first_imgVermont Business Magazine Senator Bernie Sanders (I-Vermont) introduced two amendments to the Opioid Crisis Response Act of 2018 under consideration Tuesday in the Health, Education, Labor and Pensions Committee. Sanders’ first amendment failed 8-15, and his second amendment failed 11-12.The first amendment(link is external) put forward by Sanders would impose retroactive civil fines on companies and executives that illegally marketed and/or distributed an opioid product and would punish future illegal activity with jail time for executives. The amendment is similar to legislation(link is external) Sanders recently introduced to hold opioid makers accountable for their role in the epidemic. “We have no yet held accountable the drug manufacturers for the product that they have created and sold, when it is quite likely they knew that the product they were selling was in fact addictive,” Sanders said. “It seems to me that what we have got to do is not only put federal money into fighting the opioid crisis, we have got to demand that those companies that manufactured the product and, in all likelihood, understood that product was addictive, understood that product was killing people, was wrecking human lives – they have got to be held accountable.”Sanders also renewed his call(link is external) for the Senate to hold hearings with the executives of companies that manufacture opioids. “The time is long overdue that we do here in this committee what was done in 1994 in the House and that is bring the manufacturers of these opioids right here and under oath ask them what they knew and when they knew it in terms of the addictive powers of the products that they were selling,” Sanders said. Sanders’ second amendment(link is external) would double funding over five years for the National Health Service Corps. The National Health Service Corps plays a vital role in strengthening the nation’s primary care workforce. Currently, there are grave shortages in primary care across the country, and the National Health Service Corps has 10 times as many applicants as they have scholarship funding to accommodate. These shortages are worst in many of the same areas that are hardest hit by the opioid crisis.This amendment, Sanders said, “is absolutely essential if we’re going to have the on-the-ground personnel that we need to address the crisis.”Source: WASHINGTON, April 24 – Senator Bernie Sanderslast_img read more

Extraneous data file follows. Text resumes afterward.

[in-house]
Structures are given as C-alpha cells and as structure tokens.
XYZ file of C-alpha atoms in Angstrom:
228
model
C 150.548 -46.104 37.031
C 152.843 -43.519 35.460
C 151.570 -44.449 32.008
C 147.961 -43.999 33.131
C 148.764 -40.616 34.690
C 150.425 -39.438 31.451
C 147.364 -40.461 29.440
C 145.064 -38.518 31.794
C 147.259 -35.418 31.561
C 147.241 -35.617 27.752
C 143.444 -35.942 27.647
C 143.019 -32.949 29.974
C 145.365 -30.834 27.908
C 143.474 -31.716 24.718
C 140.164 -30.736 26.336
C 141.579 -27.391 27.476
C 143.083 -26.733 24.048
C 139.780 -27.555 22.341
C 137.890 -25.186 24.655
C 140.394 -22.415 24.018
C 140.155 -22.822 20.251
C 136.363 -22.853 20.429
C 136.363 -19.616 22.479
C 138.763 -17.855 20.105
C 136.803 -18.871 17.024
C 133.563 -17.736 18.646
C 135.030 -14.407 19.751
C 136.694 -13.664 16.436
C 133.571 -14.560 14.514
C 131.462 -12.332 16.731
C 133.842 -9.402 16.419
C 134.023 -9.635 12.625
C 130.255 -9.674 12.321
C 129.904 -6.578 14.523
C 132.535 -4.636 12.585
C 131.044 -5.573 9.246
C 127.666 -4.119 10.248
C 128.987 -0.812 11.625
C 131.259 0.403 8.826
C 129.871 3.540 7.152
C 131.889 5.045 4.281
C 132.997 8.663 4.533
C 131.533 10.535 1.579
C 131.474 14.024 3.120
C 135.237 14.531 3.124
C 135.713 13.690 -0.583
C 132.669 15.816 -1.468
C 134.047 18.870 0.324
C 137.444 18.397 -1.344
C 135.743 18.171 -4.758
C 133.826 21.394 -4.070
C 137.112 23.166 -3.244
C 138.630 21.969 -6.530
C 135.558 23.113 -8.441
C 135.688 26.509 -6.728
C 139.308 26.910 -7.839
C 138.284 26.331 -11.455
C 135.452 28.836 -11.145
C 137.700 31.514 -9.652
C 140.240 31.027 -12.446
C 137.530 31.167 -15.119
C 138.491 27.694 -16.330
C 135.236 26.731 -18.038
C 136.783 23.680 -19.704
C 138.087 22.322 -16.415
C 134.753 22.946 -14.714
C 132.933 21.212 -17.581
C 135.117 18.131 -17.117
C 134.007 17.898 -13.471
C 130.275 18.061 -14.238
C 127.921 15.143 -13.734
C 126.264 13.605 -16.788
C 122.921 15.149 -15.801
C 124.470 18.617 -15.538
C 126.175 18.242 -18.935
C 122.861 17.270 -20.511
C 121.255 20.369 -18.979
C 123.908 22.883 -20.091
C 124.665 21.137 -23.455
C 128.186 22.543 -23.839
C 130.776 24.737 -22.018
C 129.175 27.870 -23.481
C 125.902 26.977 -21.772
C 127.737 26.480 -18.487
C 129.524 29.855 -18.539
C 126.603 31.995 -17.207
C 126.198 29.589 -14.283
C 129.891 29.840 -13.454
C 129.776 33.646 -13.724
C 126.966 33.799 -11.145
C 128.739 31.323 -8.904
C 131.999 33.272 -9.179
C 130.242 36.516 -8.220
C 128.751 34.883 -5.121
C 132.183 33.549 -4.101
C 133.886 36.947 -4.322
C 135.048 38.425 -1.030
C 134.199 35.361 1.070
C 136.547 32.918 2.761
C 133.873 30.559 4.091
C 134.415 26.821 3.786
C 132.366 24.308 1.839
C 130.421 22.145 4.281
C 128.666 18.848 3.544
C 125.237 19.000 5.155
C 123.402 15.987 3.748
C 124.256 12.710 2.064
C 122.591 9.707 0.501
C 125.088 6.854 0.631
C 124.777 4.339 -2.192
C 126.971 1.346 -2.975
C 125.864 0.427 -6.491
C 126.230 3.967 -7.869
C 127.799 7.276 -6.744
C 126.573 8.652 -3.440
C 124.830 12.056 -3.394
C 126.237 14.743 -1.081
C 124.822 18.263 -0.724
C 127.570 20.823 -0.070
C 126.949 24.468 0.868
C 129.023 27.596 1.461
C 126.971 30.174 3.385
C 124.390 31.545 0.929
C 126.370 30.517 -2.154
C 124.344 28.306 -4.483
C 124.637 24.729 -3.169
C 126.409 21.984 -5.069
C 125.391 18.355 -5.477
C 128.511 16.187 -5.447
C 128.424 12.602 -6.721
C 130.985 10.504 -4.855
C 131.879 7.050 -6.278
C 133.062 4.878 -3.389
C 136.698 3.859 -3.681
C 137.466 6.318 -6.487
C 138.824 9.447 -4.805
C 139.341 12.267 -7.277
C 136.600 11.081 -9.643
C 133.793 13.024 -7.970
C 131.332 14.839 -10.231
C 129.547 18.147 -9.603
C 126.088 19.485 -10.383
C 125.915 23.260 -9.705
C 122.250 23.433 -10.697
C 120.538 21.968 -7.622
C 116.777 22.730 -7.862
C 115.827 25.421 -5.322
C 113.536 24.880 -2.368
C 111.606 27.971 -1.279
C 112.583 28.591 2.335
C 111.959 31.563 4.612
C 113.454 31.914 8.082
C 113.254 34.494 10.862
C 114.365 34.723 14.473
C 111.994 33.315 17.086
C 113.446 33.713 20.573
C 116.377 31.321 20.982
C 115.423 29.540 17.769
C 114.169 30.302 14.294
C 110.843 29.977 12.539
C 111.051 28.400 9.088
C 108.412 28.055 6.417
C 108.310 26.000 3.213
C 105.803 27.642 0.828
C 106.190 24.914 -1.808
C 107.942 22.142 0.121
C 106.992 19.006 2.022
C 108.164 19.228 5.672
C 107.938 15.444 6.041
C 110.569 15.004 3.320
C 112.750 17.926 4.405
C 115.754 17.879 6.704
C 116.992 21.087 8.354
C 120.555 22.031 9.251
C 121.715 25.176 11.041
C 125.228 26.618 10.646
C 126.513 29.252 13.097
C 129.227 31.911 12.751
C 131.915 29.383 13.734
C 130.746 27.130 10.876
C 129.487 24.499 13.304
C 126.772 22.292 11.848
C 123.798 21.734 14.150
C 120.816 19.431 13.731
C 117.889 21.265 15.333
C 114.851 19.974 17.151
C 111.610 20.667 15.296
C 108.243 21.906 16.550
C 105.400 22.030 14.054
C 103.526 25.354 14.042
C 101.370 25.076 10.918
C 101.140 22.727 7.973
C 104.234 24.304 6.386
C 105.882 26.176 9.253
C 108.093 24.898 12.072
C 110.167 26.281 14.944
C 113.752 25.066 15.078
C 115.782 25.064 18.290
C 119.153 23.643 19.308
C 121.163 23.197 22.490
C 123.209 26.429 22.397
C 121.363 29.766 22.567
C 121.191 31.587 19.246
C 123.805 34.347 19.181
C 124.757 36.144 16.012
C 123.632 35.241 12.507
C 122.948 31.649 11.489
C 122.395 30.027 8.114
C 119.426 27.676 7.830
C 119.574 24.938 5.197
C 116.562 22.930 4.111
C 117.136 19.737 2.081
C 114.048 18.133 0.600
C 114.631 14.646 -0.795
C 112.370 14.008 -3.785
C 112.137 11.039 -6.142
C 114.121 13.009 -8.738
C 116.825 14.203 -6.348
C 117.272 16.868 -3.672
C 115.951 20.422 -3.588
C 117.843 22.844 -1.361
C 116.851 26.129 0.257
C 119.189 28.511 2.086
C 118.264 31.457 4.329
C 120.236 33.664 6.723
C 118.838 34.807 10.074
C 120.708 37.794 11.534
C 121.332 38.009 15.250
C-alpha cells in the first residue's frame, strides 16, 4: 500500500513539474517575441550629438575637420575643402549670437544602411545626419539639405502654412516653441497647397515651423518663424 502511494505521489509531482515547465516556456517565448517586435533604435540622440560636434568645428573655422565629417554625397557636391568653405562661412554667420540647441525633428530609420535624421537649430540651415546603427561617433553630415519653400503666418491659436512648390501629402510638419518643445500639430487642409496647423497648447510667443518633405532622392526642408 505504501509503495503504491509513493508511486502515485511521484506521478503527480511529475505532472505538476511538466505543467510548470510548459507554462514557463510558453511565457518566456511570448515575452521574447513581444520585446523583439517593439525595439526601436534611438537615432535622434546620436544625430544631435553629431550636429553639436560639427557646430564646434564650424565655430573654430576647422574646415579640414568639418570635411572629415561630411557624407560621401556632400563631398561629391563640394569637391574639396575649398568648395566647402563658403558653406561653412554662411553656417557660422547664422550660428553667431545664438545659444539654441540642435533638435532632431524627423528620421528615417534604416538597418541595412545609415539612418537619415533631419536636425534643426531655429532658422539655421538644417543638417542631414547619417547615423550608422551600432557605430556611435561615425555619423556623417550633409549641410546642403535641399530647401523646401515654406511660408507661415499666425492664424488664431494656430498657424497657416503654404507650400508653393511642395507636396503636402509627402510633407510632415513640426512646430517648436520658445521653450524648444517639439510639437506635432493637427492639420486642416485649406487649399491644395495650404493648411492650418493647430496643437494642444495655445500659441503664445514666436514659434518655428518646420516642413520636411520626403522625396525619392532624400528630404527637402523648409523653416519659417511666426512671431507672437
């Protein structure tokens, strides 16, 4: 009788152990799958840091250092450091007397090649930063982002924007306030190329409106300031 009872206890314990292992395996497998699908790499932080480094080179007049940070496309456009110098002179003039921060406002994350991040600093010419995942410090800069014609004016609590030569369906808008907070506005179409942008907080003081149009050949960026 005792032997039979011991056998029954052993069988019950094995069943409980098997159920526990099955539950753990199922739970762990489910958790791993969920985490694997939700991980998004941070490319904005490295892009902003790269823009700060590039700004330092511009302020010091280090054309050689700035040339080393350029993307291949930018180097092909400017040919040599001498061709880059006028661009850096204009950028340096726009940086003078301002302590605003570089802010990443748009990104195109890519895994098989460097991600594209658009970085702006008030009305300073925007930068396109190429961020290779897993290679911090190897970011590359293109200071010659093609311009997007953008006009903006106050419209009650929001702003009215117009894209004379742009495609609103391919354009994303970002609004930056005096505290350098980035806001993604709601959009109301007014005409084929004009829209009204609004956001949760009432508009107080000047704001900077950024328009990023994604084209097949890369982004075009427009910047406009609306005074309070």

October 1, 2011 News and Notes